The state, county and the city are developing a plan that would make community policing a reality, but details have not been made public, said the chief. Officials previously have said the plan calls for Camden to be policed by the metro division of a county-run police department. No suburban towns have expressed an interest in joining the county-run force.
Camden's police department lost 168 officers to budget cuts a year ago, about half of the force. It has since rehired nearly 100 officers, and more than 90 percent of officers are currently assigned to poststhat put them on the city's streets, Thomson said.
Crime has worsened since the police cutbacks took place, Thomson said. He said shooting incidents rose by 68 percent last year and armed robberies grew by 104 percent. He said the city had reduced open-air drug markets down to about 140 in the past few years, but the number has climbed to around 175 due to fewer officers.
About 25 people attended the session in a meeting room at Our Lady of Lourdes Medical Center.
Ralph Roberts likes the fact that the city has a plan and is holding public meetings. But the city's retired chief fire marshal said it remains unclear if “all entities can be satisfied” and if the plan is “doable.”
Roberts also said he did not hear any concrete details during the meeting about how the proposal will get paid for, or if current police will face layoffs or cuts in wages and benefits.
Mayor Dana Redd said during the meeting that the state has a large pool of laid-off officers who might be available for the metro division.
Leaders of the city's police union have said they will oppose the plan, which they have labeled as union busting. No one from the union's leadership attended the meeting.
Failure to tell police about child abuse would be a felony in bill
by Ed Anderson
Failure to report an act of child abuse would become a felony crime under legislation filed for the March 12 session of the Louisiana Legislature by a New Orleans lawmaker.
Senate Bill 4, by Democratic Sen. J.P. Morrell, would set a maximum fine of $10,000, a jail sentence of five years or both for violators.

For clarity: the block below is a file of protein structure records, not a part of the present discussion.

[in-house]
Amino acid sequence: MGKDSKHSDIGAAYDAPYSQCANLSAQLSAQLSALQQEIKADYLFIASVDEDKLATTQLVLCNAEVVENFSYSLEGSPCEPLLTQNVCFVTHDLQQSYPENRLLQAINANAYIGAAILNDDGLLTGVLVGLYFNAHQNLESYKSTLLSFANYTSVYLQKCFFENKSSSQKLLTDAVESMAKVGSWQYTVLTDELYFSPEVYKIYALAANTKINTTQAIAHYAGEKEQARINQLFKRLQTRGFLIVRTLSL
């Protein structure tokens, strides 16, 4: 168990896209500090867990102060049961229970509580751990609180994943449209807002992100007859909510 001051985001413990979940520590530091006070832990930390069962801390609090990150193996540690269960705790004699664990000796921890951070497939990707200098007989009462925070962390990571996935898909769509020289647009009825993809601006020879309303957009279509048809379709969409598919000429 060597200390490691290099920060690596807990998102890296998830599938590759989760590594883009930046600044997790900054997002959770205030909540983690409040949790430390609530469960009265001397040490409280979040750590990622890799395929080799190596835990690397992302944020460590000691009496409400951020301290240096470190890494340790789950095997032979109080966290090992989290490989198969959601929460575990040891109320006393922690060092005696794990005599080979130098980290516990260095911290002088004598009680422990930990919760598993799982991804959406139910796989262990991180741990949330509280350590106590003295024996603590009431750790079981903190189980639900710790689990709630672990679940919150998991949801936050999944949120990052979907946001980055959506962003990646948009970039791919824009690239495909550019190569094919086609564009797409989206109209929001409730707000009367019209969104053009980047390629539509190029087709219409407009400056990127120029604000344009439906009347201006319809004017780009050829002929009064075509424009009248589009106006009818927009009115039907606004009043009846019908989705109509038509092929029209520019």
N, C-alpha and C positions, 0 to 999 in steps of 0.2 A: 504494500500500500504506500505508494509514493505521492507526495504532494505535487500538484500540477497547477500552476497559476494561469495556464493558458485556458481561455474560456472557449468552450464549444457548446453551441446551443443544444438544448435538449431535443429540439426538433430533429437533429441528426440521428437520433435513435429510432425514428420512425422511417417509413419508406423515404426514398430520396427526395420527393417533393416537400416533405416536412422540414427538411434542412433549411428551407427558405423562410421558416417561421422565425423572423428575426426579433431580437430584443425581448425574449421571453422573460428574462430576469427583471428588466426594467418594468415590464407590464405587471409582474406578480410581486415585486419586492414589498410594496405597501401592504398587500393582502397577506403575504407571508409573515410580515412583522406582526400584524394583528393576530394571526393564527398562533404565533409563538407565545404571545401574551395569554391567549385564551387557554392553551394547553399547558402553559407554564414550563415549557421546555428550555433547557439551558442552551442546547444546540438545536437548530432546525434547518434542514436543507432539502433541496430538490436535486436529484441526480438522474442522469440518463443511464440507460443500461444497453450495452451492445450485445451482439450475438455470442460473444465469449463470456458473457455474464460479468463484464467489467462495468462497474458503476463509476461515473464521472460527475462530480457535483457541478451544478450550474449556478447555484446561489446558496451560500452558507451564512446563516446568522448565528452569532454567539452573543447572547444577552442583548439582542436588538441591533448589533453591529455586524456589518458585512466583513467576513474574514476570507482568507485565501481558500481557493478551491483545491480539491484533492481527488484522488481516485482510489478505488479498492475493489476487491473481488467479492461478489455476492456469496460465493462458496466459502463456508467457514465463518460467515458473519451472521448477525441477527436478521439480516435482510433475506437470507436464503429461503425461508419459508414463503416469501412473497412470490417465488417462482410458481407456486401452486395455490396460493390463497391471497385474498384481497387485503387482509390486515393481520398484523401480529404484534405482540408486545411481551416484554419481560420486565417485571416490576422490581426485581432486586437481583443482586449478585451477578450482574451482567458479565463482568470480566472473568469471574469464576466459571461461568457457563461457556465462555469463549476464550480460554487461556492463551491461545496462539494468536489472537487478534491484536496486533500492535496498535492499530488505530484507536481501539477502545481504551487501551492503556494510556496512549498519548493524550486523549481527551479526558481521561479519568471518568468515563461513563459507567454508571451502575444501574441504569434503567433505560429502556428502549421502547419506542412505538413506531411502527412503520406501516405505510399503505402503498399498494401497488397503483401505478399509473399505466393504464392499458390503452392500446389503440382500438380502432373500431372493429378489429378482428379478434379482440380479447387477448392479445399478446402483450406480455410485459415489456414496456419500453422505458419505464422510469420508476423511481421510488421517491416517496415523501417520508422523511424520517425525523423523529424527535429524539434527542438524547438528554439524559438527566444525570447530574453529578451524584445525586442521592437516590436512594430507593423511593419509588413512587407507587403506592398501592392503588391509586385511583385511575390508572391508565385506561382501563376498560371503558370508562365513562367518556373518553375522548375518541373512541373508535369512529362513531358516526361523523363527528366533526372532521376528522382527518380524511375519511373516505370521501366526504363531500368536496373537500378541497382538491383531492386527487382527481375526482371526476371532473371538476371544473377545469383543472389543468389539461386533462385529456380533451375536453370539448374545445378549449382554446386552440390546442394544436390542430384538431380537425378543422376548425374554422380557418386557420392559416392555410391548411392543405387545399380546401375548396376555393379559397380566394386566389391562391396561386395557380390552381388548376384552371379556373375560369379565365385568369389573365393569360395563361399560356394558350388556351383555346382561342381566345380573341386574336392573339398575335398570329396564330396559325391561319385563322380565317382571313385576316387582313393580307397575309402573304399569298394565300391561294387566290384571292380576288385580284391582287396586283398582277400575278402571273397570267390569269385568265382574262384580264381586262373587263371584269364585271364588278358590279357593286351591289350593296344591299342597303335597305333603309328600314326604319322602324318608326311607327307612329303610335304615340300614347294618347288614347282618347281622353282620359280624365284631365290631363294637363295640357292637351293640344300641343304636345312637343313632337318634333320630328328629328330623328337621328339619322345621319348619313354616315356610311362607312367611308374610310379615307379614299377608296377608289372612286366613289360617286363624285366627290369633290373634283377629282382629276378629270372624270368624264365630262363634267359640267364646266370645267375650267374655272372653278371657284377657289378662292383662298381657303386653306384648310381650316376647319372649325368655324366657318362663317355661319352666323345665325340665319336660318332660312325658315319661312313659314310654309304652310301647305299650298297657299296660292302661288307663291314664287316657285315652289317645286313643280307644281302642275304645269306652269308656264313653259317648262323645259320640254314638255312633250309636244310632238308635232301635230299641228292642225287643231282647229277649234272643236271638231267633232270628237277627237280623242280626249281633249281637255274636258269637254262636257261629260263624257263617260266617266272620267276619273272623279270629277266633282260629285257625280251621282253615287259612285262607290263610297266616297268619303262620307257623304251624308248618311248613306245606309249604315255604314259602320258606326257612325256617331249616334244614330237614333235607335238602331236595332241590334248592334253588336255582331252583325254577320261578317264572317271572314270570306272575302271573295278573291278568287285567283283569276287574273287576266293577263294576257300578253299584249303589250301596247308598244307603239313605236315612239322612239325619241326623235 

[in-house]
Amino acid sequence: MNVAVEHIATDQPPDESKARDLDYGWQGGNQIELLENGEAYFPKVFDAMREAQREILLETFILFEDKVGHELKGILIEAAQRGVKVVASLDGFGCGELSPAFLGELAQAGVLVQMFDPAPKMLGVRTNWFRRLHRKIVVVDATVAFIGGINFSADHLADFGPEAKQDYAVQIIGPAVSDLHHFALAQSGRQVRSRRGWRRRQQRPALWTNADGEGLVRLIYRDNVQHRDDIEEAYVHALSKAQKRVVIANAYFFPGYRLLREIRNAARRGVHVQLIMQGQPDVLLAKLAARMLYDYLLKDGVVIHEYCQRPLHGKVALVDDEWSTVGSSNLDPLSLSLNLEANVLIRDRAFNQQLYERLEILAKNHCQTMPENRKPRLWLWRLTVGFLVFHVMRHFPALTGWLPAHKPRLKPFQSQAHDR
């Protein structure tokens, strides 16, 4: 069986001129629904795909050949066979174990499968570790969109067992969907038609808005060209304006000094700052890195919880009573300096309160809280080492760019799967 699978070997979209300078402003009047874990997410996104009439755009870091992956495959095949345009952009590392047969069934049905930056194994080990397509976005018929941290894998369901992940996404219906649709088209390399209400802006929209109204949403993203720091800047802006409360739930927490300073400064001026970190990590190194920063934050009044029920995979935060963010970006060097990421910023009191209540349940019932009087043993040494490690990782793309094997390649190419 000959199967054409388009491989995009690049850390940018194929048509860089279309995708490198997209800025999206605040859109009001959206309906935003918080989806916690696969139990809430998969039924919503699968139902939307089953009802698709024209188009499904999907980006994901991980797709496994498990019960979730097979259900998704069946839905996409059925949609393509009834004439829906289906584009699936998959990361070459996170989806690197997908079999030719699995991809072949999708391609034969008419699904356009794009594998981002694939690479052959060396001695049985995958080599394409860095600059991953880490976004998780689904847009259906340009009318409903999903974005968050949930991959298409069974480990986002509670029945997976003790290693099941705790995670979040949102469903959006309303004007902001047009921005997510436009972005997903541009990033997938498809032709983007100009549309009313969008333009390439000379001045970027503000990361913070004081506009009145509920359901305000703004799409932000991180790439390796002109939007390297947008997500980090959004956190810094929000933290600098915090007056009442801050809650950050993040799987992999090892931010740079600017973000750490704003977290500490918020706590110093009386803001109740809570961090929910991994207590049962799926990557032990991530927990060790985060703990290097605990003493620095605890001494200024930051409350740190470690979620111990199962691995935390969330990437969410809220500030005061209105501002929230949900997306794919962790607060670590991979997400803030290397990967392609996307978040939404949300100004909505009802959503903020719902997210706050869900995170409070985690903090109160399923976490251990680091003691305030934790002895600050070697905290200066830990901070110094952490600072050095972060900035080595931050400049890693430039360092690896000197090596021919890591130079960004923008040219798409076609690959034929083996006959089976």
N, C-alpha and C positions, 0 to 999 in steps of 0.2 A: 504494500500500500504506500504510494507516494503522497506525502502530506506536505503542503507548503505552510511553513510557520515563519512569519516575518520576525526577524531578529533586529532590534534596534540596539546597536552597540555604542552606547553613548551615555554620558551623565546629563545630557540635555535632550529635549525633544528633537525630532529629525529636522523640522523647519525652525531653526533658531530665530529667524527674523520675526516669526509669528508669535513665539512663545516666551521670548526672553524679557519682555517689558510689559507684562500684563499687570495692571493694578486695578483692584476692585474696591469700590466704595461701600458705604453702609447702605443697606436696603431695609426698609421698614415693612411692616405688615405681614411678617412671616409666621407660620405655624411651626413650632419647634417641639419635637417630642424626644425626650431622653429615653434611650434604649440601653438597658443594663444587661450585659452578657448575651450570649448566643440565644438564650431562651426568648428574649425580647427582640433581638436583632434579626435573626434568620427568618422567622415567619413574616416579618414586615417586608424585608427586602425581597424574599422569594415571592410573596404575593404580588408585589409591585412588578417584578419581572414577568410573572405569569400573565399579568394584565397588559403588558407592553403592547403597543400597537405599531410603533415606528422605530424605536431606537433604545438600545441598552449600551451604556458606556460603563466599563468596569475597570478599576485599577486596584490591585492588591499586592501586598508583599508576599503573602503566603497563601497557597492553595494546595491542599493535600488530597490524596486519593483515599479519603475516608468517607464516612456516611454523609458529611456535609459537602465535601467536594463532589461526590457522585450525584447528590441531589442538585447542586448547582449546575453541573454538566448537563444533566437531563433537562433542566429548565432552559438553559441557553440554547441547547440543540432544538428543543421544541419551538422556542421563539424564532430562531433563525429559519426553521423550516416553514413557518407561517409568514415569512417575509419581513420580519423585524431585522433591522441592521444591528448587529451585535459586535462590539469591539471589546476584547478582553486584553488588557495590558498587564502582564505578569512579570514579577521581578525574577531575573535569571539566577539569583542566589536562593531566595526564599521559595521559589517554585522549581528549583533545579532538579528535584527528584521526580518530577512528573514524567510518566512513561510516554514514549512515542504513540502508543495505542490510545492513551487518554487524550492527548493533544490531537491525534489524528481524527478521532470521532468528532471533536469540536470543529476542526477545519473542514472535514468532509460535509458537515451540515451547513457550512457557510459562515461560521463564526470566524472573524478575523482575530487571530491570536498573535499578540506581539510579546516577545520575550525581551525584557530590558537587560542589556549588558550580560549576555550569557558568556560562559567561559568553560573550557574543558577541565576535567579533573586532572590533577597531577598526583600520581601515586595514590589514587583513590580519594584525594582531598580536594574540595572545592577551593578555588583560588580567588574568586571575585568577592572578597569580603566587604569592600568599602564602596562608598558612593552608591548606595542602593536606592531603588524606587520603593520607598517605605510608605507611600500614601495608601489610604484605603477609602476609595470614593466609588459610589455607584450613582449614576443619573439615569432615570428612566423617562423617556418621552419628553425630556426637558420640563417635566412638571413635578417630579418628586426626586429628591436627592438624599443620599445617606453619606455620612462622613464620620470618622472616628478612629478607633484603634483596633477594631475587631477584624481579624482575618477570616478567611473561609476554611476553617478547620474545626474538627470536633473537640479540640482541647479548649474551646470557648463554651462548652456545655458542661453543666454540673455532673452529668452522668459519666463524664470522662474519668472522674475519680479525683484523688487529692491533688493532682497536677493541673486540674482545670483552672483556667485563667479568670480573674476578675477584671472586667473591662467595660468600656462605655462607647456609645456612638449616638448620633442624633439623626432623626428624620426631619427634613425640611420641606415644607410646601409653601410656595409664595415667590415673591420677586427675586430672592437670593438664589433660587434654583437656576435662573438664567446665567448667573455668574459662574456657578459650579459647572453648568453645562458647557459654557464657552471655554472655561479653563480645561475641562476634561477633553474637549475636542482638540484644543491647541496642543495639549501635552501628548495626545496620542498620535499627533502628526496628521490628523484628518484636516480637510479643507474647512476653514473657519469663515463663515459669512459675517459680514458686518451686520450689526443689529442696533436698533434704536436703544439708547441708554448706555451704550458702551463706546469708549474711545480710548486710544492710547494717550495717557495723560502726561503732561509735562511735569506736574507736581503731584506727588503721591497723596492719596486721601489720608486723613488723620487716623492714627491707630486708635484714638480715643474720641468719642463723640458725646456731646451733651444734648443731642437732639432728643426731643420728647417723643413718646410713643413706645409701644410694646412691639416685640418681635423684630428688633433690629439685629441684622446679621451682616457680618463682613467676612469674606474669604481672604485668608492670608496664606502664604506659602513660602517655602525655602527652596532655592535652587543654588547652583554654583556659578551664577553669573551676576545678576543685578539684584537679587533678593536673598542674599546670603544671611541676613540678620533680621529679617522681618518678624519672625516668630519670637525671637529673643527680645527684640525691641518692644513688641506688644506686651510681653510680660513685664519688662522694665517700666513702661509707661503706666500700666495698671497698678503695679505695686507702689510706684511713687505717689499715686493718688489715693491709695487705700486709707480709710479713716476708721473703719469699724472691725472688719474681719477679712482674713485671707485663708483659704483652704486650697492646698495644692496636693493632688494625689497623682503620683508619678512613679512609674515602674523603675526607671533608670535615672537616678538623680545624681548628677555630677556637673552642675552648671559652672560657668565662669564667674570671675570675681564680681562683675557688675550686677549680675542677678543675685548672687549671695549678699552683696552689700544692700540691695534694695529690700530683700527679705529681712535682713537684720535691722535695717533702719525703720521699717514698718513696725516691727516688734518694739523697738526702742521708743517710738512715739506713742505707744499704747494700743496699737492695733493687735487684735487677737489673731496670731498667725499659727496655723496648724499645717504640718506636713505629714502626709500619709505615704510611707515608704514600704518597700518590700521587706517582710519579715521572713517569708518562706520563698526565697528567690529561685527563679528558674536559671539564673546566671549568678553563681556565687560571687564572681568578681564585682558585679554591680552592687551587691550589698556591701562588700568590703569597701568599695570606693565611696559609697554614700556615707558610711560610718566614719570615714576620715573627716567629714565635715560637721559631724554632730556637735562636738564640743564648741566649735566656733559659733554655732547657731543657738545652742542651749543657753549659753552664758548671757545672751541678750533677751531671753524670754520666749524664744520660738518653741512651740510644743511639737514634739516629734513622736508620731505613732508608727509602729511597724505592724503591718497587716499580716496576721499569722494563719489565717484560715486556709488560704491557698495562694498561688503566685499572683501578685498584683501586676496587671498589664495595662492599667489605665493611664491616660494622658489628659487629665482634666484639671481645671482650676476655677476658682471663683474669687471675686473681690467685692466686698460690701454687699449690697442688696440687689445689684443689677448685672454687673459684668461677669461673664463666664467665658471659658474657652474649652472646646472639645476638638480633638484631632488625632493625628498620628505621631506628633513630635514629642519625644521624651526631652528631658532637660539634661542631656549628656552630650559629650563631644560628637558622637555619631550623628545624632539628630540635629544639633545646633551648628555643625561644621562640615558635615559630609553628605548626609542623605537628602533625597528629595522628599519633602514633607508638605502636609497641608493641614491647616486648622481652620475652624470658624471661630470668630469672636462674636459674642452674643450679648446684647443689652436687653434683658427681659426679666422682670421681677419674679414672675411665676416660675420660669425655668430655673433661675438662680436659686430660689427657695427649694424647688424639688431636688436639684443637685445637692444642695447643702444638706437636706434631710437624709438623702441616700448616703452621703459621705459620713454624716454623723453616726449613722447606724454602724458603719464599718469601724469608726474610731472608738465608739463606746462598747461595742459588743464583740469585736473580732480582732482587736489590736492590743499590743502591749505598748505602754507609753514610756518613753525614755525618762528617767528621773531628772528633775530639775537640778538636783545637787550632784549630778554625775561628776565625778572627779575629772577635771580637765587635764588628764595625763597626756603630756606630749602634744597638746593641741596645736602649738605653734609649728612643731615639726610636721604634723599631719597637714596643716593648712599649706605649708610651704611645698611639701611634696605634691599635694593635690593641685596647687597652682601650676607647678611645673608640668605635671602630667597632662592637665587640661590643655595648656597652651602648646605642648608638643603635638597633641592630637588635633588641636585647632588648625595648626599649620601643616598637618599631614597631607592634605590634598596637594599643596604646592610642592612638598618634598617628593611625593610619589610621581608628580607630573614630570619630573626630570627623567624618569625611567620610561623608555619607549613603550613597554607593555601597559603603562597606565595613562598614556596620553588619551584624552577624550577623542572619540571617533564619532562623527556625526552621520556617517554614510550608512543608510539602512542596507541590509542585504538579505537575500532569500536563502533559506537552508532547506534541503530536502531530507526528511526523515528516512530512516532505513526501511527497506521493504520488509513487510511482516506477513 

Morrell said his bill is an outgrowth of the ongoing investigation of sexual abuse involving former Penn State assistant football coach Jerry Sandusky, who is accused of abusing young boys for years without being reported.
"There is no judgment call here," Morrell said. "If you know about it and don't report it, you can be charged with a felony."
State law now requires teachers, counselors, clergy, social workers and others to report suspected child abuse to police or face up to six months in jail or a $500 fine. Senate officials said Morrell's bill is the first statute that would apply to any citizen who witnesses abusive acts and fails to report them.
Morrell also has filed Senate Bill 3 to add the murder of a person during the illegal sale of meth, crack cocaine or heroin to the list of crimes punishable by life in prison. It would be classified second-degree murder, which is now defined as the killing of another during a rape, arson, aggravated burglary, armed robbery or a litany of other crimes.
Morrell said that could include the death of an addict who bought drugs from a dealer if the death can be linked to the drugs sold, as well as a killing during the transaction itself.
"It is hard to argue that selling crack, heroin or meth does not result in someone's death," Morrell said. "What I am proposing ... is that we up the ante on all drug dealers throughout the state. This will give DAs another tool. ... The prospect of life in prison is a scary prospect" even to streetwise drug dealers.
So far, 31 bills have been filed for the legislative session: 13 in the Senate and 18 in the House. The deadline for retirement-related bills is Friday; all other pre-filed bills must be in by March 2.
Sen. Edwin Murray, D-New Orleans, has filed Senate Bill 5 that would allow jurors in state criminal trials to take notes during the proceedings. Murray said that jurors in state civil court matters and in all federal trials in the state can take notes and refer to them during deliberations but juries in state criminal prosecutions cannot.
Murray's bill also would allow the jury instructions now read by the judge to be taken into the jury room.
To ensure the confidentiality of jurors' notes, Murray said, court personnel at each recess would collect them and return them when court reconvened. When the trial is over, the notes would be destroyed, according to Murray's bill.
Murray said that a constituent requested the bill after she had served on a jury in New Orleans and concluded that "justice would have been better served" if jurors could take notes as the case unfolded.
Other bills filed include:
- House Bill 15 by Rep. Henry Burns, R-Haughton, to allow off-duty police officers to carry concealed weapons into bars if they are "not consuming alcohol." State law bans firearms in bars but allows bar owners and police officers on official business to have them.
- House Bill 18 by Rep. Jay Morris, R-Monroe, to set a one-year minimum sentence for the crimes of aggravated battery, second-degree battery and aggravated second-degree battery for anyone who commits those crimes against a disabled veteran or an active member of the military. The general battery laws authorize a range of punishments from zero to 15 years. Morris' bill would require at least one year to be served if the crime is committed against a disabled vet or active military personnel.
- House Bill 4 by Rep. Joseph Lopinto, R-Metairie, to set a minimum of one year and a maximum of five years in prison for anyone convicted of owning or selling a firearm with an obliterated serial number. Subsequent offenses would call for a minimum of two years and a maximum of 10 years.